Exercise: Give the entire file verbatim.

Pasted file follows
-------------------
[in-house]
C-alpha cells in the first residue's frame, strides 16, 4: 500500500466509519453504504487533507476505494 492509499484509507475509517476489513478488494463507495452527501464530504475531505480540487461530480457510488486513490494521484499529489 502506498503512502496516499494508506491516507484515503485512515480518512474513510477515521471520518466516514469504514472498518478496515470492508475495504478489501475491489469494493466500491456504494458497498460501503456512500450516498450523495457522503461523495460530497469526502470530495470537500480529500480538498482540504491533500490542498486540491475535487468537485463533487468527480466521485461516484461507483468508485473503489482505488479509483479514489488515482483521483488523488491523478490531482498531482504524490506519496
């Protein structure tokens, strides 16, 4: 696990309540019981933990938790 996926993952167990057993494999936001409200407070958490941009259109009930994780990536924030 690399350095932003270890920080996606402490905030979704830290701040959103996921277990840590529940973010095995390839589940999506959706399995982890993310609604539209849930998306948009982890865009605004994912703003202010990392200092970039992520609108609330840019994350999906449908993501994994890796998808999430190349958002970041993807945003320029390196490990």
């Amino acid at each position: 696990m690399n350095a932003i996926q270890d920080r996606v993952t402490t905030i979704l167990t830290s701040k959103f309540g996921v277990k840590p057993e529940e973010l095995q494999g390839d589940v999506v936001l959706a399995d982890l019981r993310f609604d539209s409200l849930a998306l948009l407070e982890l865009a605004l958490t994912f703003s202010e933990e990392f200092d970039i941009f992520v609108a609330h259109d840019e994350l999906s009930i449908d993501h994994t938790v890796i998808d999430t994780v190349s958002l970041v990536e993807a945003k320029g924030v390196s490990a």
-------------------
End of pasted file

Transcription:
[in-house]
C-alpha cells in the first residue's frame, strides 16, 4: 500500500466509519453504504487533507476505494 492509499484509507475509517476489513478488494463507495452527501464530504475531505480540487461530480457510488486513490494521484499529489 502506498503512502496516499494508506491516507484515503485512515480518512474513510477515521471520518466516514469504514472498518478496515470492508475495504478489501475491489469494493466500491456504494458497498460501503456512500450516498450523495457522503461523495460530497469526502470530495470537500480529500480538498482540504491533500490542498486540491475535487468537485463533487468527480466521485461516484461507483468508485473503489482505488479509483479514489488515482483521483488523488491523478490531482498531482504524490506519496
């Protein structure tokens, strides 16, 4: 696990309540019981933990938790 996926993952167990057993494999936001409200407070958490941009259109009930994780990536924030 690399350095932003270890920080996606402490905030979704830290701040959103996921277990840590529940973010095995390839589940999506959706399995982890993310609604539209849930998306948009982890865009605004994912703003202010990392200092970039992520609108609330840019994350999906449908993501994994890796998808999430190349958002970041993807945003320029390196490990």
């Amino acid at each position: 696990m690399n350095a932003i996926q270890d920080r996606v993952t402490t905030i979704l167990t830290s701040k959103f309540g996921v277990k840590p057993e529940e973010l095995q494999g390839d589940v999506v936001l959706a399995d982890l019981r993310f609604d539209s409200l849930a998306l948009l407070e982890l865009a605004l958490t994912f703003s202010e933990e990392f200092d970039i941009f992520v609108a609330h259109d840019e994350l999906s009930i449908d993501h994994t938790v890796i998808d999430t994780v190349s958002l970041v990536e993807a945003k320029g924030v390196s490990a």